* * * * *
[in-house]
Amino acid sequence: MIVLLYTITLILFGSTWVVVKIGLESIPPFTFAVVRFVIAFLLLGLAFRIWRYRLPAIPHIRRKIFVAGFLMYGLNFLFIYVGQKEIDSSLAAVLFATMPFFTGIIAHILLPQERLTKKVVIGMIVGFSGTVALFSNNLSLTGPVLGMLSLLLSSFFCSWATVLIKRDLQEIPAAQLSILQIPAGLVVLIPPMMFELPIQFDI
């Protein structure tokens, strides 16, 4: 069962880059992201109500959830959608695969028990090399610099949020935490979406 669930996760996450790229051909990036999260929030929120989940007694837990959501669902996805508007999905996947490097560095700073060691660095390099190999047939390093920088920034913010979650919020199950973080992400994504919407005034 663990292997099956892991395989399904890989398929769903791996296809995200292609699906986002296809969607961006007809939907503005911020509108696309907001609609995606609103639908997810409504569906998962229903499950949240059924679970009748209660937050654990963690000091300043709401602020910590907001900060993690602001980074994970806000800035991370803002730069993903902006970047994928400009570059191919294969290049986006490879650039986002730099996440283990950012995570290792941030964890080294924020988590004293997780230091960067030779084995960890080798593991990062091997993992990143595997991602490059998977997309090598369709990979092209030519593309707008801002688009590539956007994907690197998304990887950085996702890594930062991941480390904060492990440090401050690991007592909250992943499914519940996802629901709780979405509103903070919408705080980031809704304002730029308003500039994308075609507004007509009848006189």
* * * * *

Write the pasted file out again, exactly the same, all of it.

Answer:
[in-house]
Amino acid sequence: MIVLLYTITLILFGSTWVVVKIGLESIPPFTFAVVRFVIAFLLLGLAFRIWRYRLPAIPHIRRKIFVAGFLMYGLNFLFIYVGQKEIDSSLAAVLFATMPFFTGIIAHILLPQERLTKKVVIGMIVGFSGTVALFSNNLSLTGPVLGMLSLLLSSFFCSWATVLIKRDLQEIPAAQLSILQIPAGLVVLIPPMMFELPIQFDI
């Protein structure tokens, strides 16, 4: 069962880059992201109500959830959608695969028990090399610099949020935490979406 669930996760996450790229051909990036999260929030929120989940007694837990959501669902996805508007999905996947490097560095700073060691660095390099190999047939390093920088920034913010979650919020199950973080992400994504919407005034 663990292997099956892991395989399904890989398929769903791996296809995200292609699906986002296809969607961006007809939907503005911020509108696309907001609609995606609103639908997810409504569906998962229903499950949240059924679970009748209660937050654990963690000091300043709401602020910590907001900060993690602001980074994970806000800035991370803002730069993903902006970047994928400009570059191919294969290049986006490879650039986002730099996440283990950012995570290792941030964890080294924020988590004293997780230091960067030779084995960890080798593991990062091997993992990143595997991602490059998977997309090598369709990979092209030519593309707008801002688009590539956007994907690197998304990887950085996702890594930062991941480390904060492990440090401050690991007592909250992943499914519940996802629901709780979405509103903070919408705080980031809704304002730029308003500039994308075609507004007509009848006189």